The topic for the lecture in Digital cultures in humanities this week was digitisation of archives and texts. I understand it's a very tiresome and slow process, but very important, nonetheless. Although, I still have my doubts about it - about digitising big archives. Yes, several important works can then be displayed for people online, internationally, but still I guess I like the consistency a solid book represents. I suppose many others my own ages might feel confused and uncertain about the digitising process - after all, we've all grown up browsing through books, some more dusty than the others. With the constant fear of computers systems crashing and erasing all that valuable material of yours, I suppose there's that nagging little feeling in the back of your head suggesting, that this could also be a potential threat for bigger, better organised and secure digital archives as well. When I hold a real, hard cover book in my hands I don't have to dread its disappearance or destruction in the same manner as digital information.
Digitisation has its good points, which for me are mostly associated to online publications, magazines and entire e-books. Nowadays e-books and online publications have become a an important part of studies at the university and here to stay. The digital publications offer access to works, which would otherwise remain unreachable for several reasons (like those bloody books on Gender Studies, which are always hogged by other students and kept by them for an eternity. Or at least long enough for me to not be able to obtain those before the exam, which requires those books in question. Annoying...).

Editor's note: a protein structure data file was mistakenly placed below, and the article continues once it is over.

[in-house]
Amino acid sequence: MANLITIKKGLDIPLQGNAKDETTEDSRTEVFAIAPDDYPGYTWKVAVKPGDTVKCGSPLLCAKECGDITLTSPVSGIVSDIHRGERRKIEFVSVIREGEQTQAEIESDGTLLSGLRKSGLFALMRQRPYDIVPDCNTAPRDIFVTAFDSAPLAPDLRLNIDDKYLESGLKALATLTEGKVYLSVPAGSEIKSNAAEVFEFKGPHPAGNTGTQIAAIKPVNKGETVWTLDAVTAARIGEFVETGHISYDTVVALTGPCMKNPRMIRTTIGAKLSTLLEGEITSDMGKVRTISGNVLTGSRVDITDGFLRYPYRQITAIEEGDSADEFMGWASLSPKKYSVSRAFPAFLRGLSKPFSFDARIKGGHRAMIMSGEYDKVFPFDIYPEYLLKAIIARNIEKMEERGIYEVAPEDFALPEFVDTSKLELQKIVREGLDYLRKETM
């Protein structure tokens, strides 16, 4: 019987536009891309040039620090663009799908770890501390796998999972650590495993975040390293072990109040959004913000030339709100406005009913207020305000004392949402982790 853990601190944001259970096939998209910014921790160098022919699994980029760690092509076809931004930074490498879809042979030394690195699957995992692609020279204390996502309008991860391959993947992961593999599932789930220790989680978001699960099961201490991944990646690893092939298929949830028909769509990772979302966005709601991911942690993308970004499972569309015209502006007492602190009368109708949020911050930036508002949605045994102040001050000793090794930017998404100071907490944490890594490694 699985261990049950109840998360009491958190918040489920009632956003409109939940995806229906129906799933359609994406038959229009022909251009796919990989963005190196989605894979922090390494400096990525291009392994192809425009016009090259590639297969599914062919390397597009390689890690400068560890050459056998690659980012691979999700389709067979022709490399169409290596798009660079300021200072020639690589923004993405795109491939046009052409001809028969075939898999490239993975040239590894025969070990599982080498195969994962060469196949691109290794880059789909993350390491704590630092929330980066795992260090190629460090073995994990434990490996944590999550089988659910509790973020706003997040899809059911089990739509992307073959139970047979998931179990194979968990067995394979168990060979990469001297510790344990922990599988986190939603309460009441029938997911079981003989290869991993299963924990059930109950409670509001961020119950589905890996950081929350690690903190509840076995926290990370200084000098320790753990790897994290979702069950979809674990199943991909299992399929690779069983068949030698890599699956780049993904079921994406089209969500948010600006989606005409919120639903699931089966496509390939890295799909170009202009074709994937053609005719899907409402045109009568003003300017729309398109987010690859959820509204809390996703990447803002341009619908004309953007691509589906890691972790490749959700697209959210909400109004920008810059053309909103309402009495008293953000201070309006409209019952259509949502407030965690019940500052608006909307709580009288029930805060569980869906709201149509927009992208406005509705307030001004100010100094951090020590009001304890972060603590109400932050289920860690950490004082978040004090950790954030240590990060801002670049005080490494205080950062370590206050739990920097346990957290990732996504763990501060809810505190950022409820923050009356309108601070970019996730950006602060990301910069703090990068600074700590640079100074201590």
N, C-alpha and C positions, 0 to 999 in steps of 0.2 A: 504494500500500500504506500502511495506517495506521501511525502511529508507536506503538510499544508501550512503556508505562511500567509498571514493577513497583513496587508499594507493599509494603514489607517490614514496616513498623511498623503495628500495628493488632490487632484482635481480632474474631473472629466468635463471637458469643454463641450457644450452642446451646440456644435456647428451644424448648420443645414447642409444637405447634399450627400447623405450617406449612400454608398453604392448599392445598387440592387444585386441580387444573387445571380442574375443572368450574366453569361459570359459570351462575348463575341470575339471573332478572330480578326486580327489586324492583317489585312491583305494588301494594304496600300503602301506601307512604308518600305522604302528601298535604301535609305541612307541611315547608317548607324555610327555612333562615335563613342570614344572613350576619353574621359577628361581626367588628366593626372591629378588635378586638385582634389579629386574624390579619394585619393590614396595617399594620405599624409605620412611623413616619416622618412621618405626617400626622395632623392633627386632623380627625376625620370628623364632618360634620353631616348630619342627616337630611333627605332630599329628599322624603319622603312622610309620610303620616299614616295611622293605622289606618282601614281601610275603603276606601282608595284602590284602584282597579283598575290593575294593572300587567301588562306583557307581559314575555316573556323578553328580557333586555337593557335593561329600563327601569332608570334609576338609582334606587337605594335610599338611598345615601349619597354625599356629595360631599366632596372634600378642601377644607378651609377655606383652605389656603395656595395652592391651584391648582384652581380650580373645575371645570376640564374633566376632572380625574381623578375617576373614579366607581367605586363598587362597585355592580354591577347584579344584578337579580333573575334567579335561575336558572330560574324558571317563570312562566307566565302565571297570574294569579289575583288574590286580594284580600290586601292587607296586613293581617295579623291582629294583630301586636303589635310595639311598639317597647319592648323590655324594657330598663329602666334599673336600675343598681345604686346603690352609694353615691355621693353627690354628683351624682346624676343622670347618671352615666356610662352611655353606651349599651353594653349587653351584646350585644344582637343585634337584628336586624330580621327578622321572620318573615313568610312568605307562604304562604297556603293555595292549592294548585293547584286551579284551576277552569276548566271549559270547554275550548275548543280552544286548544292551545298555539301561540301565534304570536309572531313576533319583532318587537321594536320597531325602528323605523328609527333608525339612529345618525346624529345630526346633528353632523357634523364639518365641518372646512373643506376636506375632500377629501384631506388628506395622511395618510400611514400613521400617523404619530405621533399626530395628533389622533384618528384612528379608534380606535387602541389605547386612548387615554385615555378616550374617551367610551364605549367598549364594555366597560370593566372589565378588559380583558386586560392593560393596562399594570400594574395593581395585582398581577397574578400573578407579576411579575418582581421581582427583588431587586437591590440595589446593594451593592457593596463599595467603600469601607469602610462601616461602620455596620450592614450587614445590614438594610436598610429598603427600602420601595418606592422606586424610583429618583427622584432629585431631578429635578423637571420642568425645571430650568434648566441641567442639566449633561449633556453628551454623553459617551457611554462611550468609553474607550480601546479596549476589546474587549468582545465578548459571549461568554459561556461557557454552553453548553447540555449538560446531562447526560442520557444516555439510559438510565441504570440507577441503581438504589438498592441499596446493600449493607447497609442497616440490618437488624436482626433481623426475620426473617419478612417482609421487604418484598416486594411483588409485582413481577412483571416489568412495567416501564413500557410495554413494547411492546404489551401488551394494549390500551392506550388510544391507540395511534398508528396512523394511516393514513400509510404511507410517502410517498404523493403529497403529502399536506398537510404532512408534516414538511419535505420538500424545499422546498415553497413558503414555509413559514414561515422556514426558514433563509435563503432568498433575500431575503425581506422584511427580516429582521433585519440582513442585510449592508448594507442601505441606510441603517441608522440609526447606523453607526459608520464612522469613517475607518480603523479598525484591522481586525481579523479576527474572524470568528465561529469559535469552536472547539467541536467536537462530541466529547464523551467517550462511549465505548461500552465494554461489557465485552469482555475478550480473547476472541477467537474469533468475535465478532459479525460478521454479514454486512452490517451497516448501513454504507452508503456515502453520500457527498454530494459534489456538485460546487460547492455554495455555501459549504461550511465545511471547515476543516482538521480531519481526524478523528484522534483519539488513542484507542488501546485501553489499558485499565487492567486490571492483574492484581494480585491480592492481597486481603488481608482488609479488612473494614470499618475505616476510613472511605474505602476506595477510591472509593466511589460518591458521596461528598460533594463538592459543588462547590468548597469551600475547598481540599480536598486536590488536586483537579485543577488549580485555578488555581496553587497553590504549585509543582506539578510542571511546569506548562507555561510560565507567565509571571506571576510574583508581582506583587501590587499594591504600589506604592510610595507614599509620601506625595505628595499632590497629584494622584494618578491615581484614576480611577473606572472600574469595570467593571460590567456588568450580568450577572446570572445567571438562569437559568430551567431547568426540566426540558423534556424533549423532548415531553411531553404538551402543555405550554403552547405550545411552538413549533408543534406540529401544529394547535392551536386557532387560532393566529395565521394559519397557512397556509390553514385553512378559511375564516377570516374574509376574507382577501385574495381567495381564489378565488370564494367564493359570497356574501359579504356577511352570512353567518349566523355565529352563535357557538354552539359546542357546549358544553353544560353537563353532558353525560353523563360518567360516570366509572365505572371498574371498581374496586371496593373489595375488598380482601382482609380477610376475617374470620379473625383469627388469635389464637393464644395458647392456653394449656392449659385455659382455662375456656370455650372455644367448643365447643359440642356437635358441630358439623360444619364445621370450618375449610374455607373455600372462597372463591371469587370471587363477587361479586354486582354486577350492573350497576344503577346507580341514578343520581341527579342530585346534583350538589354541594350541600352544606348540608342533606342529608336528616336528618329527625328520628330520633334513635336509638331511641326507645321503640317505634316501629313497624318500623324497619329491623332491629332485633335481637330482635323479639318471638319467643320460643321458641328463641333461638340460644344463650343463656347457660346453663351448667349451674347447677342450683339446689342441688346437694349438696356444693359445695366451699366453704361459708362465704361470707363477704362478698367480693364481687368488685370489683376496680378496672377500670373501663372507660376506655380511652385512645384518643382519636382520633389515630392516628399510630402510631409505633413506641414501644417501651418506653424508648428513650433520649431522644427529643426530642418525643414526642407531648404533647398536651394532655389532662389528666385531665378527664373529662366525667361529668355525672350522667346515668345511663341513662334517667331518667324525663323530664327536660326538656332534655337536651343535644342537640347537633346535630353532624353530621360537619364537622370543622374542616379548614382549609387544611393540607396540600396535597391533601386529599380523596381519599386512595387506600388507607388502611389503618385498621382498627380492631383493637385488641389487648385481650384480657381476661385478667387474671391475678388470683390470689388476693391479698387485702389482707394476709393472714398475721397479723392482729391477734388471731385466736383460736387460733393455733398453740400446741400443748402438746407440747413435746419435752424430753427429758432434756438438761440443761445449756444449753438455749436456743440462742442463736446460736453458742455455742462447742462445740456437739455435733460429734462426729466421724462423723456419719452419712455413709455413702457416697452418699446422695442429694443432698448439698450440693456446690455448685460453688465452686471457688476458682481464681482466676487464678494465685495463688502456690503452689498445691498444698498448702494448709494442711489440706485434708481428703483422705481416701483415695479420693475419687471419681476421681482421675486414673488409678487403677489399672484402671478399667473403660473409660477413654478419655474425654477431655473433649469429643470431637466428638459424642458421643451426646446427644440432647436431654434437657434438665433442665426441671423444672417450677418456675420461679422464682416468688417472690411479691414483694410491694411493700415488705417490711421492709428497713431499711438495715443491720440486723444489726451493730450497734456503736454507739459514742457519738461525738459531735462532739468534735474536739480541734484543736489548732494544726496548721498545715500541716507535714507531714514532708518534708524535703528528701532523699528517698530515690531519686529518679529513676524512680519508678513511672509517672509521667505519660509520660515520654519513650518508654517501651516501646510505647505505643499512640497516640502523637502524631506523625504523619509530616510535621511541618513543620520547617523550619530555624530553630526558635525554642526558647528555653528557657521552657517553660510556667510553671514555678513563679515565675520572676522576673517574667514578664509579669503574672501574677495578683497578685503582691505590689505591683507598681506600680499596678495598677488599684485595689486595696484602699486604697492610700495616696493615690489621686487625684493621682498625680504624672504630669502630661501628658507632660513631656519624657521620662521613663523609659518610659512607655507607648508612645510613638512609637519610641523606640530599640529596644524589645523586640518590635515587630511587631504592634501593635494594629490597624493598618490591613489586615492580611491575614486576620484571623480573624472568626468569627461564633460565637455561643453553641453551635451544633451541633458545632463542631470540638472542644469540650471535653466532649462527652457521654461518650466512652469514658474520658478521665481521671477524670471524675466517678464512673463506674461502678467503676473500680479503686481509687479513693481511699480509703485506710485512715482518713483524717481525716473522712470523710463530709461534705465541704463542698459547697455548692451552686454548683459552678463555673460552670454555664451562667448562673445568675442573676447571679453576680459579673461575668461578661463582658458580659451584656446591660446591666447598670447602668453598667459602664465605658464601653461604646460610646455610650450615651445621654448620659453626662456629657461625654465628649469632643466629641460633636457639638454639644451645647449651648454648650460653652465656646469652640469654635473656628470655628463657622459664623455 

Nelli-portaali is one of these web portals, which offer e-books and publications, which I find really helpful and practical for studies. It also helps staying in touch with research abroad, as you can find a load of internationally published academical dissertations and doctoral thesis. Albeit it requires that you're a student at some of the Finnish universities and have a uni-password to access the page, I still find it very practical and helpful, as it is free of charge. Few people feel tempted to buy an entire e-book, despite the potential low price, just in order to read an article or such. Therefore I consider the Nelli portal a very valuable resource.
There is the growing realisation which we have to deal with; that the digital archives are growing constantly and that they're a huge part of our reality, especially within the academic world, just like normal books. I refuse, however, to believe that e-books and online publications will completely replace the existence of good, old solid books. Sure, it's easier to bring e-books with you (if you own some kind of device suitable for displaying it, laptop e.g.) anywhere you go and you can sit home on your butt instead of dragging yourself to a library somewhere supposedly far away (well, it seems really far away if you're lazy like me 8D!). For me books are not old relics of an archaic life - rather they are just as compatible and practical as digital publications. Yay for books!